Ferrari were very unlucky with the timing of the safety car in the European Grand Prix.
Seeing one of their principal rivals avoid the same misfortune by illegally overtaking the safety car prompted howls of criticism from the team, calling the result “a scandal” and claiming Formula 1 “could lose some credibility”.
Four points for eight place was a meagre result from a weekend where much had been expected as the team introduced its exhaust-driven diffuser upgrade.
|Felipe Massa||Fernando Alonso|
|Qualifying time comparison (Q3)||1’38.127 (+0.052)||1’38.075|
|Average race lap||1’46.600 (+0.242)||1’46.358|
Very close to Alonso in qualifying, Massa made it up to fourth on the first lap by passing Webber around the outside of turn three.
But his race suffered even more from the safety car appearance than Alonso’s did, as he had to wait behind his team mate in the pit lane.
Alonso and Massa were the only cars who had to wait behind the safety car before pitting. Robert Kubica, 1.8 seconds behind Massa, got the message early enough to get in the pits.
After the safety car came in Massa was 17th. He moved ahead of the Virgin duo with little difficulty but couldn’t pass Vitantonio Liuzzi’s Force India. Penalties promoted him to a point-less 11th after the race.
Alonso was fastest in front of his home crowd in second practice but both F10 drivers struggled to find the same performance improvement on the super-soft tyres that their rivals enjoyed.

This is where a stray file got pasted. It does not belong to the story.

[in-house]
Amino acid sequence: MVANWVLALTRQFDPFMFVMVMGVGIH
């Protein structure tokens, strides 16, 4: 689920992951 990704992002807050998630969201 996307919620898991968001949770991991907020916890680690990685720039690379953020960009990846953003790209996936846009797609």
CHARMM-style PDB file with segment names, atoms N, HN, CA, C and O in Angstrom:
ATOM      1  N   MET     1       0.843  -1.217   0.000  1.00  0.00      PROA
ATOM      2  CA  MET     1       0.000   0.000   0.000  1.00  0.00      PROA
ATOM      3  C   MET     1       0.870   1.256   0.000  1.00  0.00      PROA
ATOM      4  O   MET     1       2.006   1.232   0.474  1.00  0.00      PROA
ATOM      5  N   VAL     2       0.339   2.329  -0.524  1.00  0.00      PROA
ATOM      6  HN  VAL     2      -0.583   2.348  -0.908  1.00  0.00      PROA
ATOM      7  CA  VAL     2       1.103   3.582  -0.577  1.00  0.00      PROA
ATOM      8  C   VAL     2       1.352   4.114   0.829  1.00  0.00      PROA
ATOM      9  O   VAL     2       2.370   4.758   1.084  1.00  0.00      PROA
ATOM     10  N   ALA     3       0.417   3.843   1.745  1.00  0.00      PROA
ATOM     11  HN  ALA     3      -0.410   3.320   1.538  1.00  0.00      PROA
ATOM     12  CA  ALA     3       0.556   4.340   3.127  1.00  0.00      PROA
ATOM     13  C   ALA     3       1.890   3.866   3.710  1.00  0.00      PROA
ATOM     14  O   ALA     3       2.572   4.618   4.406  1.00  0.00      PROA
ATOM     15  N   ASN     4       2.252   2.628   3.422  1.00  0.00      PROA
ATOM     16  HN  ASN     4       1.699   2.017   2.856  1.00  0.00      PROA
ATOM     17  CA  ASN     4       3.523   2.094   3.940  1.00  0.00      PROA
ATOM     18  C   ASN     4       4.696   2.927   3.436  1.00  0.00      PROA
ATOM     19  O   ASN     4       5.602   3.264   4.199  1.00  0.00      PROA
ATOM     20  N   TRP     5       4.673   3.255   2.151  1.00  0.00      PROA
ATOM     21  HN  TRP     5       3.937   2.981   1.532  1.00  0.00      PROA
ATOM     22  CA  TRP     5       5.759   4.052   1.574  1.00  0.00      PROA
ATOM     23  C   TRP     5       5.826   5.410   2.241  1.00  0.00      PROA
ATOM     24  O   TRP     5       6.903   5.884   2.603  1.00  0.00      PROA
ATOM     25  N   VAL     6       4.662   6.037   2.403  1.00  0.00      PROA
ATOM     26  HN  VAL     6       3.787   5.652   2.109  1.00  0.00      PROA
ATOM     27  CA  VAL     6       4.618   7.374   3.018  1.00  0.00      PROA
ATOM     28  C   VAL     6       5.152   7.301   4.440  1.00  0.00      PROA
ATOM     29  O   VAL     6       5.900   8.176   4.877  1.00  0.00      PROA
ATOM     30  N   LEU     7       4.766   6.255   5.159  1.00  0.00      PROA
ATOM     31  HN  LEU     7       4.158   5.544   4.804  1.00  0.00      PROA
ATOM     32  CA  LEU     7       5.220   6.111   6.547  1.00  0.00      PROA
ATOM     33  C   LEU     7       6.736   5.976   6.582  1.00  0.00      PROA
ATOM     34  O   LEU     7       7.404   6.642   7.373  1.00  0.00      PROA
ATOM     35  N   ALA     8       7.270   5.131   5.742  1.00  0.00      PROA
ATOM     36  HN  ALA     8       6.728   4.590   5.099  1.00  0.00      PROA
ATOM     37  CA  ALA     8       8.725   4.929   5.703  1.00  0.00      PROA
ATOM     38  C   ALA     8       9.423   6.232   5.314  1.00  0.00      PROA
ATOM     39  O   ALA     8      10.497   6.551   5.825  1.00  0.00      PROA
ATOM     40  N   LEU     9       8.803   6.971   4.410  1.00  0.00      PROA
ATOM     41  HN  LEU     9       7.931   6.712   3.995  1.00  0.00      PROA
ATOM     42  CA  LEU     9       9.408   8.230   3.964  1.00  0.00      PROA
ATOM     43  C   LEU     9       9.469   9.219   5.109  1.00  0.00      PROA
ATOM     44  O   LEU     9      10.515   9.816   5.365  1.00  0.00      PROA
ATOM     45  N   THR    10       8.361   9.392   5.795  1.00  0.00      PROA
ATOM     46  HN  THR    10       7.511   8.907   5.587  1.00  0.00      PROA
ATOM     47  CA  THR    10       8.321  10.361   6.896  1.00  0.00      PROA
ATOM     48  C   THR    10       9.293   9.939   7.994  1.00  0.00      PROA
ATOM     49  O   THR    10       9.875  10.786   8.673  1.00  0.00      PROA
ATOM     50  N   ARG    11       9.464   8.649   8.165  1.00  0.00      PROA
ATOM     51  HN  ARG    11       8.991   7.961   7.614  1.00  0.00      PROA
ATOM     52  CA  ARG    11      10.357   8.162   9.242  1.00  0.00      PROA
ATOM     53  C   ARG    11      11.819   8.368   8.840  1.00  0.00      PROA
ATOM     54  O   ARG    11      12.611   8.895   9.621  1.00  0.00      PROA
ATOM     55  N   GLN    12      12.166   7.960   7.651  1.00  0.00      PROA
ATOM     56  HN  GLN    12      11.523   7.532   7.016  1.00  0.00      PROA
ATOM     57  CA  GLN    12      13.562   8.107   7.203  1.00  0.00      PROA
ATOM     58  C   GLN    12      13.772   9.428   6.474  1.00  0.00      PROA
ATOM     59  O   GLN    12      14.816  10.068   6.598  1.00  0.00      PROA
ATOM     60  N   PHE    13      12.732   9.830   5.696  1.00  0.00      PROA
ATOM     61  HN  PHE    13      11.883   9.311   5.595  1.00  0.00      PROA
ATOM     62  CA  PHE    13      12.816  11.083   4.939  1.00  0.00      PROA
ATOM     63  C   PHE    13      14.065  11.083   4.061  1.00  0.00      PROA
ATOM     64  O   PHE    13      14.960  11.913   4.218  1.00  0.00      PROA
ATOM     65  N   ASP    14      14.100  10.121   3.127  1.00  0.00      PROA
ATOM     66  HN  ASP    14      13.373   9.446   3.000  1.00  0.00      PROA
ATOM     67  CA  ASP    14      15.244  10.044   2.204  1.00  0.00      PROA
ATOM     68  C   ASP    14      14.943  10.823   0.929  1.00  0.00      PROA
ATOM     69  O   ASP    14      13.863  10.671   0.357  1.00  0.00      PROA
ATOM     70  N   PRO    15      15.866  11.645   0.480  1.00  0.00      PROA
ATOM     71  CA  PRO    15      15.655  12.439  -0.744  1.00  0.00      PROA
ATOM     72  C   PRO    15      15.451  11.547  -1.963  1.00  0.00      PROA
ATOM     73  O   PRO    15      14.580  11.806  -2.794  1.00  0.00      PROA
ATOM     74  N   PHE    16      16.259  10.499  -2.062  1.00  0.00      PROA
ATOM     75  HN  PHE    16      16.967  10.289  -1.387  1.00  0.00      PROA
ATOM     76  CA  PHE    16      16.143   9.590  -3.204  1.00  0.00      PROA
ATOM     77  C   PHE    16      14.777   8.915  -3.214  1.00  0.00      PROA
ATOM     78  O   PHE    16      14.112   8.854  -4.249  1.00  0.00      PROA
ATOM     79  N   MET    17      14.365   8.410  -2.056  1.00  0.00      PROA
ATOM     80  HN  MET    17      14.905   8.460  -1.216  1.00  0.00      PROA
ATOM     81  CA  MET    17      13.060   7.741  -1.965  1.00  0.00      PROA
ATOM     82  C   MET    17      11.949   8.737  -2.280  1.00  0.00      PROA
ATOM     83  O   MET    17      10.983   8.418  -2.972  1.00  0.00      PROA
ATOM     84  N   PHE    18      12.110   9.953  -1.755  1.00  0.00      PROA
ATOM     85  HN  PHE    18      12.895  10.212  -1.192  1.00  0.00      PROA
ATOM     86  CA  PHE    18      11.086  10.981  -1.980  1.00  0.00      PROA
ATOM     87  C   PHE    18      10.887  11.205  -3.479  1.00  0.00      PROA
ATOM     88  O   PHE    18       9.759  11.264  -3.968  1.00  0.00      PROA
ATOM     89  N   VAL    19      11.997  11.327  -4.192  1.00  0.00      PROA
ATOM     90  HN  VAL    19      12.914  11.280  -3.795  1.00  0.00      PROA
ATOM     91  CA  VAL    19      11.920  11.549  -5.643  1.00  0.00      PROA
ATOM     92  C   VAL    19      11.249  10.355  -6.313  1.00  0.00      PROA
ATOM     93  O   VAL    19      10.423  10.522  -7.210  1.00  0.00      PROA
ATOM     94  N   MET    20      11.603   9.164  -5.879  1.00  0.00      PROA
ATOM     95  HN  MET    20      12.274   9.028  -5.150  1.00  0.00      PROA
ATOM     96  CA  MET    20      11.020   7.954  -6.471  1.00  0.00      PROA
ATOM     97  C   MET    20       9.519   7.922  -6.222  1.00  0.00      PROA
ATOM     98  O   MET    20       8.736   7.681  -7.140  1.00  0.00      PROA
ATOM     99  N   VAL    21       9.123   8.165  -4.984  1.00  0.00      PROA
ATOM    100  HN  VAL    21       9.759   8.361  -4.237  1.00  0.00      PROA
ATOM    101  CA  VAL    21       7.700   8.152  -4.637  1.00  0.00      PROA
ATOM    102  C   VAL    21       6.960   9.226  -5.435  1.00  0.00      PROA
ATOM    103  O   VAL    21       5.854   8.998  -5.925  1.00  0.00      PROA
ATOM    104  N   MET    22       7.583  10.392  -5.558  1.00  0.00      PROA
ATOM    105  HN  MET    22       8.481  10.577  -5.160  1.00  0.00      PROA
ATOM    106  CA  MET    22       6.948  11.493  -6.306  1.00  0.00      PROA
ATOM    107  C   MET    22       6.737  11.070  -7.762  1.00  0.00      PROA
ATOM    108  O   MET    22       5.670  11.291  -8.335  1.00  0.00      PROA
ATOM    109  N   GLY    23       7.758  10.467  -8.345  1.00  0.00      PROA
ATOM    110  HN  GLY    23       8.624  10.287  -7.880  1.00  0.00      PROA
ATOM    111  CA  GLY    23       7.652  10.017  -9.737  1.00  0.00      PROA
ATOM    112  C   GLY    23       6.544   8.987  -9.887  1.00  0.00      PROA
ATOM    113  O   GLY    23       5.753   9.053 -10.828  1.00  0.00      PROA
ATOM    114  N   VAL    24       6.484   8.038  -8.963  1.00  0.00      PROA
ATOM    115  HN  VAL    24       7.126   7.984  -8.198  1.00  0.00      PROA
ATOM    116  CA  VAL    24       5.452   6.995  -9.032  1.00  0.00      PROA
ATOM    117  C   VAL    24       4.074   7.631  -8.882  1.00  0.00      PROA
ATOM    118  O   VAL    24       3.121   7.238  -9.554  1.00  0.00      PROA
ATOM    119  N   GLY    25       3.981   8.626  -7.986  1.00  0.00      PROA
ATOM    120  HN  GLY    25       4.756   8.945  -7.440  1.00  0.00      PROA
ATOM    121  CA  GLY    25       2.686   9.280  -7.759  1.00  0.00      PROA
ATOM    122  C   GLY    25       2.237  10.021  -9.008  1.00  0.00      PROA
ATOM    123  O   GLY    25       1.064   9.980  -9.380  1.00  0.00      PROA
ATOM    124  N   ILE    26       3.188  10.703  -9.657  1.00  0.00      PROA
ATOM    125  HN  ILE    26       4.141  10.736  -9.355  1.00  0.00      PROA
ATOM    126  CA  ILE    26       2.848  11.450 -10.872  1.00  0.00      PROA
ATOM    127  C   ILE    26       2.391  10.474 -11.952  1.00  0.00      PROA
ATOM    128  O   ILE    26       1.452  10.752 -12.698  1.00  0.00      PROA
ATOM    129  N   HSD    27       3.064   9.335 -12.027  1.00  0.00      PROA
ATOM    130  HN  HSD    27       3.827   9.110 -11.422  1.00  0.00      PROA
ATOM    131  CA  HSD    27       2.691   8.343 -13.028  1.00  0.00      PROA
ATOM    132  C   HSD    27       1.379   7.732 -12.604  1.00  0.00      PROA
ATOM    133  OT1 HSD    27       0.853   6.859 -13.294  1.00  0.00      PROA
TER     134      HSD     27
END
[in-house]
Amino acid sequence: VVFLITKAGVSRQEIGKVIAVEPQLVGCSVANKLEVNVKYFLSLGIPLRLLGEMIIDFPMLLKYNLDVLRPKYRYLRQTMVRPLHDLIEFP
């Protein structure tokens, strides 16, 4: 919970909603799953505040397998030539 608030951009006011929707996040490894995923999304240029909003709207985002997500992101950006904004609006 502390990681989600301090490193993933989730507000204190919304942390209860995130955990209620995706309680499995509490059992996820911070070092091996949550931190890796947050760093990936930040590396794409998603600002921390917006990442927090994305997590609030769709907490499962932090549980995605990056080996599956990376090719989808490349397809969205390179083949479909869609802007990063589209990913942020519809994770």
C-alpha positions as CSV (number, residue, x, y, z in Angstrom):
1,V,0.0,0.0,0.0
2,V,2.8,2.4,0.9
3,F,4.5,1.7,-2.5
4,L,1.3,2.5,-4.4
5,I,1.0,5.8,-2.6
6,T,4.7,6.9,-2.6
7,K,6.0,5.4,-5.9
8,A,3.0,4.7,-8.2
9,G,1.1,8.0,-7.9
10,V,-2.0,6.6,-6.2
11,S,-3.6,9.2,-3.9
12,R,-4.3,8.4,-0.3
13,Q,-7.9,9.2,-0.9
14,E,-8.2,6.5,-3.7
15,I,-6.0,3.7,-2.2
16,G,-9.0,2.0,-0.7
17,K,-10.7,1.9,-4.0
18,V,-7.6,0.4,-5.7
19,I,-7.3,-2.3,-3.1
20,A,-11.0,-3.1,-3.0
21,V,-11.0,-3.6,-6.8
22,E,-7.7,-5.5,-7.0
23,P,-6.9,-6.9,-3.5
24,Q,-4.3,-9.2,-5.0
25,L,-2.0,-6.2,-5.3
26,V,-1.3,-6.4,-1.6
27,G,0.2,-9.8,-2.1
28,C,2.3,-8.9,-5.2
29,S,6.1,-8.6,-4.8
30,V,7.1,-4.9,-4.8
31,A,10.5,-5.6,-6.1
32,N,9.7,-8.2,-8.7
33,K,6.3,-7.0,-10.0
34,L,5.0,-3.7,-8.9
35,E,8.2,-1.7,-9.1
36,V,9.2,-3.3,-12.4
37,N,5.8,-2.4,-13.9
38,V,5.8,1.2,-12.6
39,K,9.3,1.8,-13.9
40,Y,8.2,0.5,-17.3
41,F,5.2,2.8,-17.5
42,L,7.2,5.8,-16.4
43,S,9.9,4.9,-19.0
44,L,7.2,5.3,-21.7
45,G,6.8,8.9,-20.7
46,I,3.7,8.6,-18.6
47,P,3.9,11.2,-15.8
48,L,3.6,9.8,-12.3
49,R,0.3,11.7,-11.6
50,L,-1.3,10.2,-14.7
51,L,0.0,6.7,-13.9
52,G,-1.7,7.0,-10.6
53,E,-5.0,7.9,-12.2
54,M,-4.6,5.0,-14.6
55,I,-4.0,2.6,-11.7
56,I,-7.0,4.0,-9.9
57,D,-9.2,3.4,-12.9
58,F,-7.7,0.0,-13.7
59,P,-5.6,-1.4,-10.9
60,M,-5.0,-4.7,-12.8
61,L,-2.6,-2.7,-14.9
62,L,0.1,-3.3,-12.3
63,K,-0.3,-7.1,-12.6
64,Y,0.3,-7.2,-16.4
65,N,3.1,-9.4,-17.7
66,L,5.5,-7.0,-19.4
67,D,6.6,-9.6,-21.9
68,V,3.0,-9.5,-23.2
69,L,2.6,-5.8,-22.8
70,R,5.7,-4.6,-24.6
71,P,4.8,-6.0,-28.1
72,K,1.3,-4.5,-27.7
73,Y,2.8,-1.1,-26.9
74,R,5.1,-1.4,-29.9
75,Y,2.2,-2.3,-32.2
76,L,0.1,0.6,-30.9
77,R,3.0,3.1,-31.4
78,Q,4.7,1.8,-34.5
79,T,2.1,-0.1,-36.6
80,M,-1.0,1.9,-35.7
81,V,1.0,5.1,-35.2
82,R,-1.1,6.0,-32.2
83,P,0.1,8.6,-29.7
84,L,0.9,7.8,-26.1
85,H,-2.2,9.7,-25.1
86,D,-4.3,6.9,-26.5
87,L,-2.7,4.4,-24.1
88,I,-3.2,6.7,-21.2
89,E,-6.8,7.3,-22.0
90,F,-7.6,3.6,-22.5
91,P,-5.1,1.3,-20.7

Fourth place on the grid behind the Red Bulls and Lewis Hamilton was a minor disappointment. But the team looked in good shape for the race and Alonso was able to keep pace with Hamilton in the opening stages.
Then came the safety car deployment which clearly ruined his race. In front of Alonso, Vettel was far enough ahead not to get stuck behind the safety car, and Hamilton overtook it.
Alonso was tenth when the safety car came in and quickly passed Nico H?â??lkenberg for ninth, all the while urging his team on the radio to press ahead with complaints against Hamilton.
While Adrian Sutil ahead of him was able to find a way past Sebastien Buemi, Alonso could not do the same, which hurt the Ferrari driver when penalties were handed out to ten drivers at the end of the race.
By the end of the race Alonso, on worn medium tyres, could to little to hold back Kamui Kobayashi when the Sauber driver appeared behind him on a fresh set of super-softs. Alonso crossed the line in ninth place and inherited one place thanks to Buemi’s penalty.
Sutil also got a penalty, but kept his place ahead of Alonso having pulled more than five seconds ahead of the Ferrari after passing Buemi.
Ferrari continued to criticise the race today, issuing further statements such as this:
?óÔé¼?ôScandal Hamilton, Ferrari deceived,?óÔé¼?Ø titles the Gazzetta dello Sport. ?óÔé¼?ôIt?óÔé¼Ôäós Formula Chaos?óÔé¼?Ø claims La Repubblica, while the Spanish daily Marca underlines in an article titled ?óÔé¼?ôFormula 1 drivers have to oppose Hamilton?óÔé¼Ôäós favourable treatment?óÔé¼?Ø pointing out how the whole race was distorted.
2010 European Grand Prix
- The physics of Webber’s Valencia crash
- Technical review: European Grand Prix
- Sauber “thrilled” by Kobayashi’s passes
- 2010 European Grand Prix – the complete F1 Fanatic race weekend review
- Alonso retracts Valencia criticism
- FIA must learn from Valencia shambles
- Best finish of 2010 (Williams race review)
- Di Grassi shines (Virgin race review)
- Double finish at home (HRT race review)
- Buemi slips to ninth (STR race review)
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